Carl Anderson was an expert at building cloud chambers. While working for Millikan he built several, each time improving the design. He put magnets around the chamber, seeing that it caused a curvature in the particles’ paths. From the size of the curve he could deduce important information about the particles — their speed, mass and charge. He learned that an alcohol mixture worked better than water — the mist trails formed by alcohol were larger and clearer. And he placed a lead sheet over the entrance to the chamber, slowing the particles down so that they spent longer inside.
Thanks to all these innovations, Anderson was able to build a chamber far superior to any other in the world. He placed the device on the top floor of the aeronautics building at Caltech, and opened it up to the heavens. The particles came pouring in, including those unexpected visitors that seemed to move in the wrong way, apparently breaking the laws of physics. Anderson ruled out experimental error — after all he was confident in his machinery. But the question remained — what were these particles?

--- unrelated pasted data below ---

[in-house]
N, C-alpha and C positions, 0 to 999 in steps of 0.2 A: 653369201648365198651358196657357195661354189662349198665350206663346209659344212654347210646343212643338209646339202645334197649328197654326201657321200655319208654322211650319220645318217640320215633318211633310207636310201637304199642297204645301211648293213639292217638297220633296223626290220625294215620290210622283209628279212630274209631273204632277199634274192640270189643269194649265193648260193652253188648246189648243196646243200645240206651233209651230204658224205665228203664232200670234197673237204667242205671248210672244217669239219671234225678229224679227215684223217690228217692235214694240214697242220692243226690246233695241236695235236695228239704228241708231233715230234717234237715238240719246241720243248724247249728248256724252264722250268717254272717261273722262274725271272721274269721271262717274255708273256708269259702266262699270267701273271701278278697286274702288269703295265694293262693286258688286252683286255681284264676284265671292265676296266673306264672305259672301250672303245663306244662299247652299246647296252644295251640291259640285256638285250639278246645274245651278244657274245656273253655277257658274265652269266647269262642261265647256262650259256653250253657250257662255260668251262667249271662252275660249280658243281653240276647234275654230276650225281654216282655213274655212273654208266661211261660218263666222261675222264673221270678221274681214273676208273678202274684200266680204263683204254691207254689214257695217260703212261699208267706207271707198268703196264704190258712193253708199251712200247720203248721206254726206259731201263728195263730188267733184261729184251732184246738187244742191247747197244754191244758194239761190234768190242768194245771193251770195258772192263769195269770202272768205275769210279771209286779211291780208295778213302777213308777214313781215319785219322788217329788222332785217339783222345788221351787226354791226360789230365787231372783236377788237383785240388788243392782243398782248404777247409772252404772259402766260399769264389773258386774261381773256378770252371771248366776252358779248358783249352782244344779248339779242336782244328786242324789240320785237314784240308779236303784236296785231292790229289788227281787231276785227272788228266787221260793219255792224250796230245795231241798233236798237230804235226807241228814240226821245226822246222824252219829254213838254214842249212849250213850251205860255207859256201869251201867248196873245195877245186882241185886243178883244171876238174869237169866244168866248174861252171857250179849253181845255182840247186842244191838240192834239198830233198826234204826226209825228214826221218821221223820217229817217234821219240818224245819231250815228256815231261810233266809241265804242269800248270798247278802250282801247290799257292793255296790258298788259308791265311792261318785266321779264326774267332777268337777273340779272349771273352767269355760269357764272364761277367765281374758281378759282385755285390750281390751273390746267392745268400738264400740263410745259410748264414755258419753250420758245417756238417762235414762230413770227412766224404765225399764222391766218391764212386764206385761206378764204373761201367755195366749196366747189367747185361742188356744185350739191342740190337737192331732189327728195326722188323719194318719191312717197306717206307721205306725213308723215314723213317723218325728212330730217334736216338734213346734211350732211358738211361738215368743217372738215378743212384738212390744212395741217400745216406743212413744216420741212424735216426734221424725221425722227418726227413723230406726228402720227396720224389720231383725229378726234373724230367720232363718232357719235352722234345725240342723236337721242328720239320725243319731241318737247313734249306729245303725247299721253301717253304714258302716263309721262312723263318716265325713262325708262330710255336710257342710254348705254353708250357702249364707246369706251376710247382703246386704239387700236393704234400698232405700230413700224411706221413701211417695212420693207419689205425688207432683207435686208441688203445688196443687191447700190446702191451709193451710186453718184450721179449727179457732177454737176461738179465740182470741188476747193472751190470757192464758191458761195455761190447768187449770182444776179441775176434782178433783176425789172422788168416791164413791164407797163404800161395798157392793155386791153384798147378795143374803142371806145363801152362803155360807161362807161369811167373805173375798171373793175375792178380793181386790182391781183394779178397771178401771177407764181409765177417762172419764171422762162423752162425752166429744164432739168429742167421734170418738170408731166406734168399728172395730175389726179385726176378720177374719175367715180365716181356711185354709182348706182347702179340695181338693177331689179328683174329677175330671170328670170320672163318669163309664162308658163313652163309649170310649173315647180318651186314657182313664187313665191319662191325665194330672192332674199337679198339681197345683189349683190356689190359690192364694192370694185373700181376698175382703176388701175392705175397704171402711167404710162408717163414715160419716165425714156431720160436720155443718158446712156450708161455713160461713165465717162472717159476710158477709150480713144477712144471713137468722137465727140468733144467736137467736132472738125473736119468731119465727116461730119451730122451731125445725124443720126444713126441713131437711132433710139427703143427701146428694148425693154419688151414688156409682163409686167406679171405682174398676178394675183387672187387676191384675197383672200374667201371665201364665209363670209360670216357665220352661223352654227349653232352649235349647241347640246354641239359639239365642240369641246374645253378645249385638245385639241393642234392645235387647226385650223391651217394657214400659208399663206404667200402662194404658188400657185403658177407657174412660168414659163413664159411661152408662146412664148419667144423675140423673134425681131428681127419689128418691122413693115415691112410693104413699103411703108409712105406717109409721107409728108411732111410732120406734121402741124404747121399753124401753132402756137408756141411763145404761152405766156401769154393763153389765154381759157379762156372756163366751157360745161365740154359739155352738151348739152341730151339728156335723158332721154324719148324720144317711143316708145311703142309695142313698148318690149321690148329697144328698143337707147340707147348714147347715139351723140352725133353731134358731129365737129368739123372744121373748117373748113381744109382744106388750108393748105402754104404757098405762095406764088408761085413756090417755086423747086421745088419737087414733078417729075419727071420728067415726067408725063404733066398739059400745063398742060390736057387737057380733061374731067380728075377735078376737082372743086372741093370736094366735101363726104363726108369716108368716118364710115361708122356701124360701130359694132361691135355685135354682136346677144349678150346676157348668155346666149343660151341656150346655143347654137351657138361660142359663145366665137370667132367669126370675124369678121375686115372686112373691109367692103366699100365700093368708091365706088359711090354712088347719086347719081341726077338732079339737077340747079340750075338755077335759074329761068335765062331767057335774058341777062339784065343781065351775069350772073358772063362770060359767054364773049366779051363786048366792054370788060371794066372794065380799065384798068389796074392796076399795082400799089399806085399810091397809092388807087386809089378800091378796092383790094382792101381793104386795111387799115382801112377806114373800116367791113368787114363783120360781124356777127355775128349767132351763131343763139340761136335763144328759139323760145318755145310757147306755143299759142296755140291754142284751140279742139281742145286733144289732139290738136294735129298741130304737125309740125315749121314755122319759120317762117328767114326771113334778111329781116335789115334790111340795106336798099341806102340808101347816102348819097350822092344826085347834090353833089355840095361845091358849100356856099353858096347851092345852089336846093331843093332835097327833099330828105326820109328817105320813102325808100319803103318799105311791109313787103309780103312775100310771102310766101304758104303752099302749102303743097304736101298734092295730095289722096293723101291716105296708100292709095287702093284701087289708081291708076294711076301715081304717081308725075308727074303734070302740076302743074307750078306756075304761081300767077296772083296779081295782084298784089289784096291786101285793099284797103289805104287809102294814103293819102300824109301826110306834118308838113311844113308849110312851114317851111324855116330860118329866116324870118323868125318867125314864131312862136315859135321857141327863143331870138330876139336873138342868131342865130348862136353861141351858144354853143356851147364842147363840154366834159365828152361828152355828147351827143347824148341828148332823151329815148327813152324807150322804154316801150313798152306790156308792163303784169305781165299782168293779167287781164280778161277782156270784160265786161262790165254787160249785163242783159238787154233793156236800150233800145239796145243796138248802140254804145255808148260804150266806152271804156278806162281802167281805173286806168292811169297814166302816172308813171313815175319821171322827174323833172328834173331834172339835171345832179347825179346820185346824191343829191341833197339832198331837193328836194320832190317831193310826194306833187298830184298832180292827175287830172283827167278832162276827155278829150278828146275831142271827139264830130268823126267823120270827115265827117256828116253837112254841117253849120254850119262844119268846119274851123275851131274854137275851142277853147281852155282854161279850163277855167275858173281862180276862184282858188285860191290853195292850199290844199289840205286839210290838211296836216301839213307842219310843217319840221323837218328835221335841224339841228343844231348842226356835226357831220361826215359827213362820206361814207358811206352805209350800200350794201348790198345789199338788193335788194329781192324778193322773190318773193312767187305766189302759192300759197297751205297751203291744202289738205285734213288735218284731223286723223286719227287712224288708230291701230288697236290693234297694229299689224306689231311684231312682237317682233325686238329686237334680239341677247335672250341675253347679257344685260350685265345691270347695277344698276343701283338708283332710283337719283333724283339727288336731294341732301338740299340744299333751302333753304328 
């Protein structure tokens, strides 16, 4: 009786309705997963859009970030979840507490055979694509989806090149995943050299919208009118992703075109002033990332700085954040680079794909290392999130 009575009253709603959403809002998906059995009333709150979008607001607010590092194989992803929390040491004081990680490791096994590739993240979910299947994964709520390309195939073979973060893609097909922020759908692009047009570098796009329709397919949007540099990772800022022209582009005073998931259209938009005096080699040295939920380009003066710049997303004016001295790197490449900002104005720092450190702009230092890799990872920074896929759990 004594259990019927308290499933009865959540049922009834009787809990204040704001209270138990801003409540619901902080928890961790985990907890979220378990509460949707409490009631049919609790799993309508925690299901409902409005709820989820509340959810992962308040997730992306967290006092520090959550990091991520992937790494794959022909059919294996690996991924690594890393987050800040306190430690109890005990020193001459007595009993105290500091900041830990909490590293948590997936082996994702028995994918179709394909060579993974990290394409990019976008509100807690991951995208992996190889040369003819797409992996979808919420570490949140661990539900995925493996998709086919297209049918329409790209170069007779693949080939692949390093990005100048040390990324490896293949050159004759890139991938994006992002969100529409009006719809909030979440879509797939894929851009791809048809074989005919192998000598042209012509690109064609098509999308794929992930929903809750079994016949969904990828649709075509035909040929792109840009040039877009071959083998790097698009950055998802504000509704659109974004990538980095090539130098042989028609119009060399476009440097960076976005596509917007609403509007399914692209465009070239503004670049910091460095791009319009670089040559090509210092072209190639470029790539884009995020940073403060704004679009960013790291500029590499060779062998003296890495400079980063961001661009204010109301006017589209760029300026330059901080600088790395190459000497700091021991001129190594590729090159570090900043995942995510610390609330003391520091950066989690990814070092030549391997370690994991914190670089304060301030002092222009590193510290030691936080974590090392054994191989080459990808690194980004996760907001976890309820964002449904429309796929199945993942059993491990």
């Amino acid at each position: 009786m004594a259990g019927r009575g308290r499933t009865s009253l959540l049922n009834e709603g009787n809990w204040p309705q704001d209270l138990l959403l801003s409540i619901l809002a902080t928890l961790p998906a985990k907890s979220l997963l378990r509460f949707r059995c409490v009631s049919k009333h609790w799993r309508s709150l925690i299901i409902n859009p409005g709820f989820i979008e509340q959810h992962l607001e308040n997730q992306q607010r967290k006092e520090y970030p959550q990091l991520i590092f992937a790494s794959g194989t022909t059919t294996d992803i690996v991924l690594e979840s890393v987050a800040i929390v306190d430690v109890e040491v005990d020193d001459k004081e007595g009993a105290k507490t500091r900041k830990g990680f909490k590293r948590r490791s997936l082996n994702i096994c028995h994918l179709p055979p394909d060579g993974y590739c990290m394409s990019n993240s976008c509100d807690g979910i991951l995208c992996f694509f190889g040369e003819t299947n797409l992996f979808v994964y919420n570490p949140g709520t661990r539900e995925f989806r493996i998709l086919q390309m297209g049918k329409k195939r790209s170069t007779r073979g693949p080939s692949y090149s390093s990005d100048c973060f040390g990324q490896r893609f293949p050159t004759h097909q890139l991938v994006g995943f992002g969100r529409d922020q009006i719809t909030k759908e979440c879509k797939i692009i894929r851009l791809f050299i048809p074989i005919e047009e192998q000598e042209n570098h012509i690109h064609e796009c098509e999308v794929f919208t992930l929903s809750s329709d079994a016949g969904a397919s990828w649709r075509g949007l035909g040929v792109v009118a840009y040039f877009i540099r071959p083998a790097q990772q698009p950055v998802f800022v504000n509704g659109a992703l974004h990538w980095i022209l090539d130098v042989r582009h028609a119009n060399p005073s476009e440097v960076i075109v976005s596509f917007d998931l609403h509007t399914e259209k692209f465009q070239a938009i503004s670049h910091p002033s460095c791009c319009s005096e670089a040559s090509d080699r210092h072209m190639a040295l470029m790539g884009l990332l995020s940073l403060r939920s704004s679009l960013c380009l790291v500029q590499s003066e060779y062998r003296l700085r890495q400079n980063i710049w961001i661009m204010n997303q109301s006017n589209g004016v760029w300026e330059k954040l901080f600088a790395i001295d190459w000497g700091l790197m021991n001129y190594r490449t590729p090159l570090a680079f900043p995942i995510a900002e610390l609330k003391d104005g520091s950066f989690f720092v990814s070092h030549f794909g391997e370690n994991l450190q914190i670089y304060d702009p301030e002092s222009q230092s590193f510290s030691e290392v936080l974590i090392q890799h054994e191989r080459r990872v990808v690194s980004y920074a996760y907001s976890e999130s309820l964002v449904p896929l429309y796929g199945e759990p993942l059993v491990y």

Scientists at the time knew of three sub-atomic particles — photons, electrons and protons. These were enough for scientists to explain the world around them. Protons and electrons make up atoms, the building blocks of all the matter in the universe. Electrons also carry electricity, lighting up cities and powering machinery. Light is carried by photons, making the world visible to our eyes.
Sub-atomic particles have properties that distinguish them, and that govern their behaviour. Two of the most important are mass and electrical charge. Mass measures how heavy a particle is. The higher the mass, the heavier the particle. The heavier the particle, the harder it is to change its direction in a magnetic field.